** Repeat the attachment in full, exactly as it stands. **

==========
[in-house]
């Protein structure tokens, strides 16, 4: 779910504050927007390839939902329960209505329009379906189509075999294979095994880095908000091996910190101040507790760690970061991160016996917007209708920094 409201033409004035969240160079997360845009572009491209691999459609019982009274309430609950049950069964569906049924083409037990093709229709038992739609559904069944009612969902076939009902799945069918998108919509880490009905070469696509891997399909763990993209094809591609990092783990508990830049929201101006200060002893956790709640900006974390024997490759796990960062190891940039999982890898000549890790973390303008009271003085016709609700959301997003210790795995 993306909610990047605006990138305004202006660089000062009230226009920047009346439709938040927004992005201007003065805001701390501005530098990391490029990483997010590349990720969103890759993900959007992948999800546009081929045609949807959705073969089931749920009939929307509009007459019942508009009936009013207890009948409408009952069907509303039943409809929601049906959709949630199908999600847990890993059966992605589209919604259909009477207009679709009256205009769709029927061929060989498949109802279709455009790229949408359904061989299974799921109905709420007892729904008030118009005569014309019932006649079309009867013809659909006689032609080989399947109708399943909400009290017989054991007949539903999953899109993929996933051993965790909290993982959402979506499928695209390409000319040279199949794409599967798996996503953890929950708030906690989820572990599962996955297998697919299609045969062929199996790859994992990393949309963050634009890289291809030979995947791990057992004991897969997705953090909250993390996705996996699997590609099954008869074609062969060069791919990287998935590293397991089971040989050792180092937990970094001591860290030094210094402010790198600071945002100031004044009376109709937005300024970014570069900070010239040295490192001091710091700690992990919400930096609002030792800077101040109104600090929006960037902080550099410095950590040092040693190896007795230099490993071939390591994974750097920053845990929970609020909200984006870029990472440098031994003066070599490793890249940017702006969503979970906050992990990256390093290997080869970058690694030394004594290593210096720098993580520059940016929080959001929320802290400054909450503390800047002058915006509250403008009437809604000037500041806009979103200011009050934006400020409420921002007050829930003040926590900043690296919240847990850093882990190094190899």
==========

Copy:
[in-house]
């Protein structure tokens, strides 16, 4: 779910504050927007390839939902329960209505329009379906189509075999294979095994880095908000091996910190101040507790760690970061991160016996917007209708920094 409201033409004035969240160079997360845009572009491209691999459609019982009274309430609950049950069964569906049924083409037990093709229709038992739609559904069944009612969902076939009902799945069918998108919509880490009905070469696509891997399909763990993209094809591609990092783990508990830049929201101006200060002893956790709640900006974390024997490759796990960062190891940039999982890898000549890790973390303008009271003085016709609700959301997003210790795995 993306909610990047605006990138305004202006660089000062009230226009920047009346439709938040927004992005201007003065805001701390501005530098990391490029990483997010590349990720969103890759993900959007992948999800546009081929045609949807959705073969089931749920009939929307509009007459019942508009009936009013207890009948409408009952069907509303039943409809929601049906959709949630199908999600847990890993059966992605589209919604259909009477207009679709009256205009769709029927061929060989498949109802279709455009790229949408359904061989299974799921109905709420007892729904008030118009005569014309019932006649079309009867013809659909006689032609080989399947109708399943909400009290017989054991007949539903999953899109993929996933051993965790909290993982959402979506499928695209390409000319040279199949794409599967798996996503953890929950708030906690989820572990599962996955297998697919299609045969062929199996790859994992990393949309963050634009890289291809030979995947791990057992004991897969997705953090909250993390996705996996699997590609099954008869074609062969060069791919990287998935590293397991089971040989050792180092937990970094001591860290030094210094402010790198600071945002100031004044009376109709937005300024970014570069900070010239040295490192001091710091700690992990919400930096609002030792800077101040109104600090929006960037902080550099410095950590040092040693190896007795230099490993071939390591994974750097920053845990929970609020909200984006870029990472440098031994003066070599490793890249940017702006969503979970906050992990990256390093290997080869970058690694030394004594290593210096720098993580520059940016929080959001929320802290400054909450503390800047002058915006509250403008009437809604000037500041806009979103200011009050934006400020409420921002007050829930003040926590900043690296919240847990850093882990190094190899």